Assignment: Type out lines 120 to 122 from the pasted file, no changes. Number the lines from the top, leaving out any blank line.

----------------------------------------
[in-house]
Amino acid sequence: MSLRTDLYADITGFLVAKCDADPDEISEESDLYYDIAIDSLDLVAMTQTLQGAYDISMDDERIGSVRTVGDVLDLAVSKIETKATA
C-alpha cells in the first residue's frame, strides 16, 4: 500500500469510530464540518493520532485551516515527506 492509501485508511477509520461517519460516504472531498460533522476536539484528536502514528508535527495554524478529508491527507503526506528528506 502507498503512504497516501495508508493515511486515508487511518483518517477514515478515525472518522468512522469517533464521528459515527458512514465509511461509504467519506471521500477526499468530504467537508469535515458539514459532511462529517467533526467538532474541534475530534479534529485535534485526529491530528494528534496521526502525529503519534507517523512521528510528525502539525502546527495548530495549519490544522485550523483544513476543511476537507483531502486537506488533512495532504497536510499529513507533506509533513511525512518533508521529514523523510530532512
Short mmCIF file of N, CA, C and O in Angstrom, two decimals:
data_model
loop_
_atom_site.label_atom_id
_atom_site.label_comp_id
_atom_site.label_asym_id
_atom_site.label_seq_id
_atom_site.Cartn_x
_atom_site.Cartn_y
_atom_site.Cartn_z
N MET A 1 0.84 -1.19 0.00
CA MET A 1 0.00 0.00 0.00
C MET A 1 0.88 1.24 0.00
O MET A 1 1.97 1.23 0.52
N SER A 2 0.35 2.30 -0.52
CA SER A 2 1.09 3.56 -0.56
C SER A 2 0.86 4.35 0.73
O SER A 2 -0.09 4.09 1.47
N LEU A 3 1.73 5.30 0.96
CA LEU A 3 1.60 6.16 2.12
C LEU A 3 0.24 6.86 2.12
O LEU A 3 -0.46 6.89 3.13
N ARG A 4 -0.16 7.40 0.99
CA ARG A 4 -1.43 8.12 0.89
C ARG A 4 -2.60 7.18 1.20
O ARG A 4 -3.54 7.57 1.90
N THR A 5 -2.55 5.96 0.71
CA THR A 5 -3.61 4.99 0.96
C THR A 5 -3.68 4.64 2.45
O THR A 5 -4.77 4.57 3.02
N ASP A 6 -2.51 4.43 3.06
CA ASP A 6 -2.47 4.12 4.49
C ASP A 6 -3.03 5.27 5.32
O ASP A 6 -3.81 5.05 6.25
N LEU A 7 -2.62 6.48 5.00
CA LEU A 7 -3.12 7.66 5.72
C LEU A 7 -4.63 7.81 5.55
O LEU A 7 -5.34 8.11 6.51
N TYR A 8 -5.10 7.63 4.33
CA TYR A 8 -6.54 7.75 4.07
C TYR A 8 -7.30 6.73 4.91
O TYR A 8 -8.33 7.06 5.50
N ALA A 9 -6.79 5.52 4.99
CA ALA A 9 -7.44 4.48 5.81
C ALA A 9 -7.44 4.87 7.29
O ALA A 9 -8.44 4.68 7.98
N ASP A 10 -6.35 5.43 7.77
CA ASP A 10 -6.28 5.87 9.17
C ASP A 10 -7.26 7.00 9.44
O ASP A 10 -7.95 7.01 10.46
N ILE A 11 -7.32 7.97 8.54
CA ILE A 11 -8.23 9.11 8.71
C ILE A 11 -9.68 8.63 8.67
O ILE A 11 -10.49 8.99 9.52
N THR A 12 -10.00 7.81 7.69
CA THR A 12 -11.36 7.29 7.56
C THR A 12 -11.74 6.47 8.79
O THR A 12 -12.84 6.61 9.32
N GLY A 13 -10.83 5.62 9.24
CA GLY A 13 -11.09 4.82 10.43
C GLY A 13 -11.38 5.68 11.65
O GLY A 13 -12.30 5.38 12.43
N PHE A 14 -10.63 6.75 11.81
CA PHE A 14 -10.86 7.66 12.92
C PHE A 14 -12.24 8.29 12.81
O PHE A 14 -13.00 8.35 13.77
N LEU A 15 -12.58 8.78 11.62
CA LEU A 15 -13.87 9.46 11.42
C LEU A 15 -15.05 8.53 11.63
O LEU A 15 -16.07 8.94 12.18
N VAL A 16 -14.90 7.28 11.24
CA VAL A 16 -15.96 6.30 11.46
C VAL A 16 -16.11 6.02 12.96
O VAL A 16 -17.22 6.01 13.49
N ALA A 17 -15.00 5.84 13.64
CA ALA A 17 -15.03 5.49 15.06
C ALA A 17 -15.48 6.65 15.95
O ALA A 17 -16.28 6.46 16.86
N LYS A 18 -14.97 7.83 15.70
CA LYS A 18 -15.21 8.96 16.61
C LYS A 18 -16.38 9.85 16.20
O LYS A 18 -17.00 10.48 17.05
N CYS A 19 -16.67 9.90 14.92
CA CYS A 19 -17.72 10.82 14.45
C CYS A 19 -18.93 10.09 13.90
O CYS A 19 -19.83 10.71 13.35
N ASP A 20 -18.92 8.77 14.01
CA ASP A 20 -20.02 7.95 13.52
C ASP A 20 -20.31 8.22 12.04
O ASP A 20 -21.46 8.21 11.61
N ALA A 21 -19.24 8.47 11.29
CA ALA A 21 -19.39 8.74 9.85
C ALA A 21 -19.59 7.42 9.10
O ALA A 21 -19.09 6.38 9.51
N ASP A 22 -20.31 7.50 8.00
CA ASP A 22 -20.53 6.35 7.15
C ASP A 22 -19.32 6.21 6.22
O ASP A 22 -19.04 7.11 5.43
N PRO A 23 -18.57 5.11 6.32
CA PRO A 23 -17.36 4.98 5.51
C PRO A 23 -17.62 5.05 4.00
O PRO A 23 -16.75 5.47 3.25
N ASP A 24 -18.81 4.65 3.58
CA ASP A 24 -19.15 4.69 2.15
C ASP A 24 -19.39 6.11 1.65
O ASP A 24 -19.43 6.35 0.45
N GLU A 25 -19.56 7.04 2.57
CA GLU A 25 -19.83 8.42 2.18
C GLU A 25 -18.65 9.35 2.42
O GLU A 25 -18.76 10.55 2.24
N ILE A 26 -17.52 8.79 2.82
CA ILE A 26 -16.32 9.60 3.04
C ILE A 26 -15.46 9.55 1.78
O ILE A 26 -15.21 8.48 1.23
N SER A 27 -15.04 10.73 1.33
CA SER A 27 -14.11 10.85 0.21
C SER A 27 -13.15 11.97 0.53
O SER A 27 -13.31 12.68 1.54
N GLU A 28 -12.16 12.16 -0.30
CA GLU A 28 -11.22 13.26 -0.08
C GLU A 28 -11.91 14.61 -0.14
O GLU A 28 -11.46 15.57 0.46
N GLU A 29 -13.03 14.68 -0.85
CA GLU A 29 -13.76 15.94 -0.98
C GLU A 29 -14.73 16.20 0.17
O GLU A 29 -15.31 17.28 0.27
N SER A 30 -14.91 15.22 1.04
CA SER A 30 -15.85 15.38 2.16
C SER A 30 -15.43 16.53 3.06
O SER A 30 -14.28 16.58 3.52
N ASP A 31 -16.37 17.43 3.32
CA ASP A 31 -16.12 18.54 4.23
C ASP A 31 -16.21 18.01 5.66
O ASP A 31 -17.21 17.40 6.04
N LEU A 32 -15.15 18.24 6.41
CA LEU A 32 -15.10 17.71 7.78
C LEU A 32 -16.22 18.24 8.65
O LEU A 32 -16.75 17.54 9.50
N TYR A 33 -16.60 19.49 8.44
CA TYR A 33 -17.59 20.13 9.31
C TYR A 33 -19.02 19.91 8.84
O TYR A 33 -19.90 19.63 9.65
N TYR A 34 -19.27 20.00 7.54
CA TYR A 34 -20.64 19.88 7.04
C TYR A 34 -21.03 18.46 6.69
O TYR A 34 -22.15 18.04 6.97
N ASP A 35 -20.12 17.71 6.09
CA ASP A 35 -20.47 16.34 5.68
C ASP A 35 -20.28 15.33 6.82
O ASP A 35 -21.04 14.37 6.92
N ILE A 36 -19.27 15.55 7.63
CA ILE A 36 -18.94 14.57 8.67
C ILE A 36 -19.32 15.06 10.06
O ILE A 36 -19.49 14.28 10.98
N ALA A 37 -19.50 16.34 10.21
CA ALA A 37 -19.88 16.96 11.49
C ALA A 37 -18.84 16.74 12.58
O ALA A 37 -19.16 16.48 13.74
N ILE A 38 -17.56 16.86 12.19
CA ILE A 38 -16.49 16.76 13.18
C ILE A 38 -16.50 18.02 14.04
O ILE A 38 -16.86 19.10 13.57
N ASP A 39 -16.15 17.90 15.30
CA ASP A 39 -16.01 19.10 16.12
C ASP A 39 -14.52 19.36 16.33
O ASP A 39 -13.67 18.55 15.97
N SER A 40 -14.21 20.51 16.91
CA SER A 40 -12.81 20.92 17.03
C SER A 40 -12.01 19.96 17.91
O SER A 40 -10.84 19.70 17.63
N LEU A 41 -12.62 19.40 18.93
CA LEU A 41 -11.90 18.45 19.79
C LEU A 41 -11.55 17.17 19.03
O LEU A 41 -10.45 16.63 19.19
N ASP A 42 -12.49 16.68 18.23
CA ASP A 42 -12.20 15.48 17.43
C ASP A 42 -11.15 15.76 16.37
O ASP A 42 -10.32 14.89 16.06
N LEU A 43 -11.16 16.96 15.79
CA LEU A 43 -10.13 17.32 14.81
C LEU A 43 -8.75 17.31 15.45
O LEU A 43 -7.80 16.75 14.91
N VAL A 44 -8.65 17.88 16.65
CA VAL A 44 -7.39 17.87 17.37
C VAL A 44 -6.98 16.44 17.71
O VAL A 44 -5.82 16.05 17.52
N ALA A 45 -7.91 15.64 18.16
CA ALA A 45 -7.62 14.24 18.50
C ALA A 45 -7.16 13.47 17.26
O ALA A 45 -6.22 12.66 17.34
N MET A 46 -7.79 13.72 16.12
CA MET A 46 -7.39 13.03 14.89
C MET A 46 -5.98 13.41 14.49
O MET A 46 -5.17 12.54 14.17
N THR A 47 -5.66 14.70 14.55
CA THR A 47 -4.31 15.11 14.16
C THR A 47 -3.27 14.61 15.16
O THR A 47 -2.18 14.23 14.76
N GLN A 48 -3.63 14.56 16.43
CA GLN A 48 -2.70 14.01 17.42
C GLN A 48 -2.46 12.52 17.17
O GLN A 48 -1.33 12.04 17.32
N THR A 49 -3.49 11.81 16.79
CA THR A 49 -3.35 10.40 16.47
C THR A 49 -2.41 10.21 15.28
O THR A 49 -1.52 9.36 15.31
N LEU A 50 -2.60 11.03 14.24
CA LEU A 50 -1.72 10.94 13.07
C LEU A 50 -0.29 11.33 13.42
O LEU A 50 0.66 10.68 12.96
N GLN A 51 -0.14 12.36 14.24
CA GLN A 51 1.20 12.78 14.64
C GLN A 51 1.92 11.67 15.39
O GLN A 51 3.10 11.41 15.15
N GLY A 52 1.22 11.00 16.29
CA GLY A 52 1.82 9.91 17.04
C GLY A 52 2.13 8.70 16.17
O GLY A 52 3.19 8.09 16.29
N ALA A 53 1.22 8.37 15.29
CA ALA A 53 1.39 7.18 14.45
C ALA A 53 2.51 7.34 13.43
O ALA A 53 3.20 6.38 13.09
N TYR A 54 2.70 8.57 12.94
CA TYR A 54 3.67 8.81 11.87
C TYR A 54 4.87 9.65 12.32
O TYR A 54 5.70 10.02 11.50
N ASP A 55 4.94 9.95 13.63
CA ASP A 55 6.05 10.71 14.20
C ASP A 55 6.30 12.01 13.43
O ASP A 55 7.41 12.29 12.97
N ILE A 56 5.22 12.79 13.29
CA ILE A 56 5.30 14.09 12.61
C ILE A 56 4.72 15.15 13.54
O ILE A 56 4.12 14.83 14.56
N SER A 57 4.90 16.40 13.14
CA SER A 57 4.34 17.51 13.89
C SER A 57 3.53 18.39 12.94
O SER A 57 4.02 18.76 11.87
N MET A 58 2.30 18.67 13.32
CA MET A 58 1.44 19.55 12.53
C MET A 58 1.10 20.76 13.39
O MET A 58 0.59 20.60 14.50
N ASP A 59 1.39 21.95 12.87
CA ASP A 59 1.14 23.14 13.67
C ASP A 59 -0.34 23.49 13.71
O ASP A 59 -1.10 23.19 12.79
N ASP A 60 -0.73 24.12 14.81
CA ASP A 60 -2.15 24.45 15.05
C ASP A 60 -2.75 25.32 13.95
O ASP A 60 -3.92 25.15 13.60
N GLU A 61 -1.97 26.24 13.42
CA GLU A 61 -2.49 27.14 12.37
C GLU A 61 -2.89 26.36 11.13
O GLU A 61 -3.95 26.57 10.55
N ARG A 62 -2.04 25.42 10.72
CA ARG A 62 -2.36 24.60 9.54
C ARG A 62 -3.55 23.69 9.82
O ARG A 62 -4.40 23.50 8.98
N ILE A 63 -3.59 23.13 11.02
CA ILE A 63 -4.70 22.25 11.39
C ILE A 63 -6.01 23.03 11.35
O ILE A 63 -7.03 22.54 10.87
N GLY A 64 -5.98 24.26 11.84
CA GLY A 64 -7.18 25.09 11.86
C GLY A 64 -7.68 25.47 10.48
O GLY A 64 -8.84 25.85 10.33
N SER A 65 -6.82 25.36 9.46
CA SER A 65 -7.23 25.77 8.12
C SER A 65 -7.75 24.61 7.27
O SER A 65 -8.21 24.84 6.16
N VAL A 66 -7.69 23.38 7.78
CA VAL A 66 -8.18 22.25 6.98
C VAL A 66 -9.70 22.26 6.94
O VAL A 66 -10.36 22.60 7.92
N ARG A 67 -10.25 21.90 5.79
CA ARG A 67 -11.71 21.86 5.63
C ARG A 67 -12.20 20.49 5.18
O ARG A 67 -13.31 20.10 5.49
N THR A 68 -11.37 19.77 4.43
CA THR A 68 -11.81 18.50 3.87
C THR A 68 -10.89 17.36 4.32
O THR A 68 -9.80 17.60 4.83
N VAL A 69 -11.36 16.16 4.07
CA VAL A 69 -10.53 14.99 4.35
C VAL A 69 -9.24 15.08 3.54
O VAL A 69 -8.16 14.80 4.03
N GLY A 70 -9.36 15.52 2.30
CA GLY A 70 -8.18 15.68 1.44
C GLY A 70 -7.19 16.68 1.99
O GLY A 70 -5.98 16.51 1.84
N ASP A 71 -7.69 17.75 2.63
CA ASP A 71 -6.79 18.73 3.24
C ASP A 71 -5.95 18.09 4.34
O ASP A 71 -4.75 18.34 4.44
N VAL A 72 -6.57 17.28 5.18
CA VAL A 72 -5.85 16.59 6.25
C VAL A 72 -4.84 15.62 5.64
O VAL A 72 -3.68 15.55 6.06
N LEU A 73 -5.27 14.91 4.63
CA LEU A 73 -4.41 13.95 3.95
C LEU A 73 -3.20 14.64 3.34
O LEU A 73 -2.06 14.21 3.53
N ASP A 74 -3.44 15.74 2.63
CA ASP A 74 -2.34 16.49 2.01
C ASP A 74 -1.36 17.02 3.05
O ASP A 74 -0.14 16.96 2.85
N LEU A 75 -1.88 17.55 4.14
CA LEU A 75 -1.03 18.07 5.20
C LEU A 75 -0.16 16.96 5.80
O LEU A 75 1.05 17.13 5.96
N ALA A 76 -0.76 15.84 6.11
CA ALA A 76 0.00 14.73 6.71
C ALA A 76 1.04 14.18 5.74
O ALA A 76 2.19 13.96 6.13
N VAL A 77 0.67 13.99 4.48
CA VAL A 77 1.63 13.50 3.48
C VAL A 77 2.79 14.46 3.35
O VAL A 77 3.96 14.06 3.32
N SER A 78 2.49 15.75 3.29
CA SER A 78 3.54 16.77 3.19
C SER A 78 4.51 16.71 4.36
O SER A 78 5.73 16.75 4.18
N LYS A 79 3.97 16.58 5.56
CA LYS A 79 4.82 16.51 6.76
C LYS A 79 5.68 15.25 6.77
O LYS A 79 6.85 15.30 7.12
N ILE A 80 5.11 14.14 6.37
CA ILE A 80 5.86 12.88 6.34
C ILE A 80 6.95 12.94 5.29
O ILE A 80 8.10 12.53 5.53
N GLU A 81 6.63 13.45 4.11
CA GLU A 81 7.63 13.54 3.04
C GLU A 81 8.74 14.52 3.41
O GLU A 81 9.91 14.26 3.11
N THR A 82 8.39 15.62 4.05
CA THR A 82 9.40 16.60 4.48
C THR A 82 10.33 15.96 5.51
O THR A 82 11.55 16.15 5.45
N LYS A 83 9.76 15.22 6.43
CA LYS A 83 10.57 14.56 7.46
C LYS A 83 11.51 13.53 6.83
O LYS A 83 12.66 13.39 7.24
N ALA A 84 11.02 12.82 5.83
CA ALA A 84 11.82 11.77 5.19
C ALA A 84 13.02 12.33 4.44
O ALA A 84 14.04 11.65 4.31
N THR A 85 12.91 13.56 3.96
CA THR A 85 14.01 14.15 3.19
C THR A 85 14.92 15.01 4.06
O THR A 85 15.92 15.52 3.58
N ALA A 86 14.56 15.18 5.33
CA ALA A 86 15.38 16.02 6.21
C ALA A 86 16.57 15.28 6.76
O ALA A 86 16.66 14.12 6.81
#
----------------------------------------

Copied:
C SER A 27 -13.15 11.97 0.53
O SER A 27 -13.31 12.68 1.54
N GLU A 28 -12.16 12.16 -0.30